Thirteen histological features commonly used in the diagnosis of malignant melanoma were considered. (1) Dimension > 6 mm,8,11 lesions, cut along their major axes, were measured on the histological slides. (2) Asymmetry, defined as present when a central line divided the lesion into two parts that looked different in shape, in thickness, or in number and position of dermal cells,8,10,11 and as absent only when the lesion appeared perfectly symmetrical. (3) Poor circumscription of the lesion, defined as present when the epidermal melanocytic proliferation, extending beyond the dermal component of the lesion, ended with single cells, rather than with a well defined nest.9–11,15 (4) Irregular and confluent nests, defined as epidermal melanocytic nests, variable in size and in shape and tending to confluence8,9,10,11; the position of melanocytic nests in the epidermal layers was not considered. (5) Single melanocytes predominating, defined as epidermal melanocytes disposed as solitary units predominating over melanocytic nests in some high power fields10,11; the position of melanocytes in the epidermal layers was not considered. (6) Absence of maturation, defined as failure of melanocyte nuclei to become smaller with progressive descent into the dermis.8,9,10,11,15 (7) Suprabasal melanocytes, defined as melanocytes above the dermo–epidermal junction8,10,11; the number of suprabasal cells, their location in the centre or in the periphery of the lesion, and whether cells appeared single or in nests were not considered. (8) Asymmetrical melanin, defined as present when a central line divided the lesion into two parts that showed different amounts of dermal pigment.10,11 (9) Melanin in deep cells, defined as the presence of melanin in melanocytes near the base of the neoplasm10,11; the feature was not graded: it was considered as present even if only small numbers of melanin granules were seen in the cytoplasm of deep melanocytes. (10) Cytological atypia, defined as melanocytic nuclei enlarged (more than keratinocytic ones), variable in size and in shape, hyperchromatic, with eosinophilic or amphophilic nucleoli8,9,10,11,15; atypia was not graded to avoid subjective evaluations: it was considered as present when it was slight/moderate and when it was severe. (11) Mitoses,8,9,10,11 defined as present when at least one was seen in the dermal component of the lesion. (12) Necrosis, defined as present when dermal necrotic melanocytes were seen.8,9,10,11 (13) Dermal lymphocytic infiltrate, defined as present when a dermal lymphocytic infiltrate was evident underlying and/or in the context of the melanocytic proliferation15; the feature was not graded: it was considered as present when it was sparse and pronounced, forming a continuous band in the dermis. Parameters, proposed by the coordinator of the study (CU), were individually discussed in detail, and finally approved by all the members of the panel.

Review procedure

Cases were examined at the multiheaded microscope. Each case was analysed for all the given features, which were evaluated on the basis of a yes/no decision, as present or absent. The dimension of the lesion was measured by one of us (CU) and results were checked by all the other members of the panel. When a feature could not be evaluated in a given case (for example, absence of maturation in an epidermal melanocytic lesion or melanin in deep cells in a superficially compound one), it was considered as non-applicable. For each lesion, participants individually recorded their own evaluations and their final diagnosis on a special form. Each observer evaluated the cases independently in a blinded fashion; that is, without knowledge of which institution had provided the slide and of the other investigators’ evaluations. No clinical data were provided. Subsequently, data were collected and elaborated. In each lesion, each feature was considered as present if at least five of the nine observers had agreed on its presence.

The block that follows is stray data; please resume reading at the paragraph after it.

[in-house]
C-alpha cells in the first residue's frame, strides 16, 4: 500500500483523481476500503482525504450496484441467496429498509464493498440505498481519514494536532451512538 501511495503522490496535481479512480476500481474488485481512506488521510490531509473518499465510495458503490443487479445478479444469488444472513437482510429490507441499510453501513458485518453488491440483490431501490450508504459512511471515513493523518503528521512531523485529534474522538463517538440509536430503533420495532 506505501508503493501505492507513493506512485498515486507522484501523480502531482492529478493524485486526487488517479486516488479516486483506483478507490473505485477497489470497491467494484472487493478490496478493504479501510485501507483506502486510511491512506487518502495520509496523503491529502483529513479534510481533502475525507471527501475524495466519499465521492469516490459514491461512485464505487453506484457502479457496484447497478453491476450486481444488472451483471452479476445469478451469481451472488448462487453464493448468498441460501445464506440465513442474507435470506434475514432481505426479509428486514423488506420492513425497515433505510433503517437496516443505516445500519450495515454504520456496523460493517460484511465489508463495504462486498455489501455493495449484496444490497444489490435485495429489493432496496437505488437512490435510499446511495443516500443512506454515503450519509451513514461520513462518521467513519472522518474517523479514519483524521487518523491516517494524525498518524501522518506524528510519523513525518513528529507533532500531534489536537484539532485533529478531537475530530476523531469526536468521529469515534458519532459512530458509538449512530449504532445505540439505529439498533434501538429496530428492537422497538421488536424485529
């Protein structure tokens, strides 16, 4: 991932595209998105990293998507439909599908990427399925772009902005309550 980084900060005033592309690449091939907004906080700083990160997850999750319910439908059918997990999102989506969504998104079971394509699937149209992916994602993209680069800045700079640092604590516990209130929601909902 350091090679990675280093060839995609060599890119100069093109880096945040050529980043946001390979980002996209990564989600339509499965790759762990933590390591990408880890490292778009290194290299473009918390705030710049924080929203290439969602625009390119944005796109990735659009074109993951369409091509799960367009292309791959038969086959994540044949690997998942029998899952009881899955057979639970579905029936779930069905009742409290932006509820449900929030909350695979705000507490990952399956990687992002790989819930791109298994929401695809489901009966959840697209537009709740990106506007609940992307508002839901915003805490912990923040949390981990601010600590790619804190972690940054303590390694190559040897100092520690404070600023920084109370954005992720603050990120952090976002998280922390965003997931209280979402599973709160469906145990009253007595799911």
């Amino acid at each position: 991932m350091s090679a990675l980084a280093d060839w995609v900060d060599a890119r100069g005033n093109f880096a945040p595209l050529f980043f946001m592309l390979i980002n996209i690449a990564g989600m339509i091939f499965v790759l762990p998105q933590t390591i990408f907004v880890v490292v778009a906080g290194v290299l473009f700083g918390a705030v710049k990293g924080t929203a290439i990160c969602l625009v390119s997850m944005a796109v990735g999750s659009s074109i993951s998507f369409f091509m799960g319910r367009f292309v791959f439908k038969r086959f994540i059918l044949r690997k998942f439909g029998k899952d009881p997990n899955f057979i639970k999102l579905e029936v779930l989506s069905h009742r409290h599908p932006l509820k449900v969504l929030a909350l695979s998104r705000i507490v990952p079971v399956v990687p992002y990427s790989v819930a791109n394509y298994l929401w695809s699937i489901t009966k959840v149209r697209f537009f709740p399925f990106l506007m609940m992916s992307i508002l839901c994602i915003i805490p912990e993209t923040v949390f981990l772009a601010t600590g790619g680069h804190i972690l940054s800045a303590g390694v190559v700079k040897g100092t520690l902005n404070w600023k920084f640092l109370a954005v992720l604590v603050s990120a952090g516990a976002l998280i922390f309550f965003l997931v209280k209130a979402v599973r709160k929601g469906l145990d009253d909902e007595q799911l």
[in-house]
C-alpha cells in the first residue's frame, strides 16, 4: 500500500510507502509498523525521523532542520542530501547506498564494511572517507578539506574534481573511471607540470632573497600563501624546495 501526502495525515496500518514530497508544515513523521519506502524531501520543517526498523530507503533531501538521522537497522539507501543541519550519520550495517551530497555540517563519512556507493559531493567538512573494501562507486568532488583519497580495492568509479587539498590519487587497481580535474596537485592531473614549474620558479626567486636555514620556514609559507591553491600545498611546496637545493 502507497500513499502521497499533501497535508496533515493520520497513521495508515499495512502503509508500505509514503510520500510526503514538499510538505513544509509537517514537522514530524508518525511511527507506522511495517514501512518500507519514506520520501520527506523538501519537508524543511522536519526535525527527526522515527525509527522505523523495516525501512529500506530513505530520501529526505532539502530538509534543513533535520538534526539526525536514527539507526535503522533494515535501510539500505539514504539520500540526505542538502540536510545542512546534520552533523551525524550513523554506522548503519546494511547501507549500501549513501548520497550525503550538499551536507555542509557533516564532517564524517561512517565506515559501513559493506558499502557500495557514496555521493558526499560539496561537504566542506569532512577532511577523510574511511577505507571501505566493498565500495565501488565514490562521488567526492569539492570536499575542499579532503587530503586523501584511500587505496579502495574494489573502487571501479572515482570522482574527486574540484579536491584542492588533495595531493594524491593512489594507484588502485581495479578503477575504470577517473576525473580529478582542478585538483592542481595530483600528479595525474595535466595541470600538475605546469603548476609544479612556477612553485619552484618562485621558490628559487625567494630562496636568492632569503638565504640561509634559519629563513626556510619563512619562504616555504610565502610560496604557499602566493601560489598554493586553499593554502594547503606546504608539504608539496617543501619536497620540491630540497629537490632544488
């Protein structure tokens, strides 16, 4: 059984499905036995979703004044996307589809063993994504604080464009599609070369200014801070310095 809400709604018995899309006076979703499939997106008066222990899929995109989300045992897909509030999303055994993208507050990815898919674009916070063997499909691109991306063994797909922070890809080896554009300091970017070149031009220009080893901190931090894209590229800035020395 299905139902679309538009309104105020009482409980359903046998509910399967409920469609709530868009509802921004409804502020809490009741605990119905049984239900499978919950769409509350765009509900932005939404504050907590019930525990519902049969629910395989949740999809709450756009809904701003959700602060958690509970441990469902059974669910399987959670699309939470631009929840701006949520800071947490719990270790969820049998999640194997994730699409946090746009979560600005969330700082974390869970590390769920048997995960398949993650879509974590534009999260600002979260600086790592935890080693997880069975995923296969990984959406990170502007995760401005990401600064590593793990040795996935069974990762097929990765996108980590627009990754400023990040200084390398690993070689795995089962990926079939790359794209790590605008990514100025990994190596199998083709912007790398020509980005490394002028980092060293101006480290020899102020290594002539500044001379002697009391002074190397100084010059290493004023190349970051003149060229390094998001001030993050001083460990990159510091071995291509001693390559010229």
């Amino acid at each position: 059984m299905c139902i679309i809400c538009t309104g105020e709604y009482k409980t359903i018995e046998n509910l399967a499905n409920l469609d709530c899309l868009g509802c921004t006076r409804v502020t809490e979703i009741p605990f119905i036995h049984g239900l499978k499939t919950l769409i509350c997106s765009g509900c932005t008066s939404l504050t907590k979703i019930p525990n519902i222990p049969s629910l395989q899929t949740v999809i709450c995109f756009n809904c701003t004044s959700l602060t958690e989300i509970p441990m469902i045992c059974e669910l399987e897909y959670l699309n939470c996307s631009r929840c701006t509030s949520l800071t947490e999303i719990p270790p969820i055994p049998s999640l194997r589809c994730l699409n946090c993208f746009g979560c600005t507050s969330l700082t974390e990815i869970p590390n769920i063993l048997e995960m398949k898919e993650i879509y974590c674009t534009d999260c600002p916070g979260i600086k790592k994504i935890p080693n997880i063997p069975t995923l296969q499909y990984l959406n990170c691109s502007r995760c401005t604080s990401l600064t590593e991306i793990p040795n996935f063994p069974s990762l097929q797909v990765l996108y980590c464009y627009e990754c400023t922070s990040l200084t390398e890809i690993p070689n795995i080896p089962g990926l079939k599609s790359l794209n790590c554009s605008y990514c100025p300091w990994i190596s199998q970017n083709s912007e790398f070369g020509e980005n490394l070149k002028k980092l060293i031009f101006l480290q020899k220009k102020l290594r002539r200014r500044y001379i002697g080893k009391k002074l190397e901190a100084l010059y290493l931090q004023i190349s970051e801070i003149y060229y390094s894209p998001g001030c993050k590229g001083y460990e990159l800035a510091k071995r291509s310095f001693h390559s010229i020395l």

Statistical analysis

For the statistical study, data were computerised and analysed by the statistical package SAS (SAS Institute Inc Cary, North Carolina, USA; The logistic procedure, SAS/STAT user’s guide, Release 6.03. Cary, NC: SAS Institute, 1988). For the measurement of concordance between the nine pathologists, the evaluations of each pathologist were compared with those of each of the other members of the panel. Agreement among the nine pathologists was assessed using the κ statistic, which is a widely used index for measuring chance corrected agreement on a nominal or ordinal scale.16 Landis and Koch have characterised different ranges of values for κ with respect to the degree of agreement they suggest.17 For most purposes, values greater than 0.75 represent excellent agreement beyond chance, values below 0.40 represent poor agreement beyond chance, and values between 0.40 and 0.75 represent fair to good agreement beyond chance. A κ value close to 1 means near perfect agreement, whereas a κ value close to 0 does not necessarily means that agreement is poor, but only that it is not greater than that expected by chance alone. Negative values denote less than chance agreement. For each characteristic considered, a 2 × 2 diagnostic table was composed, using dichotomous categories, and specific κ values calculated. An overall value of κ as an average of the individual κ values was also calculated. Finally, the performance of each pathologist for each parameter considered was assessed by comparing his/her ratings with the majority diagnosis. The κ values obtained by comparison with the majority diagnosis are an estimate of the agreement between each pathologist and the “true” diagnosis.

RESULTS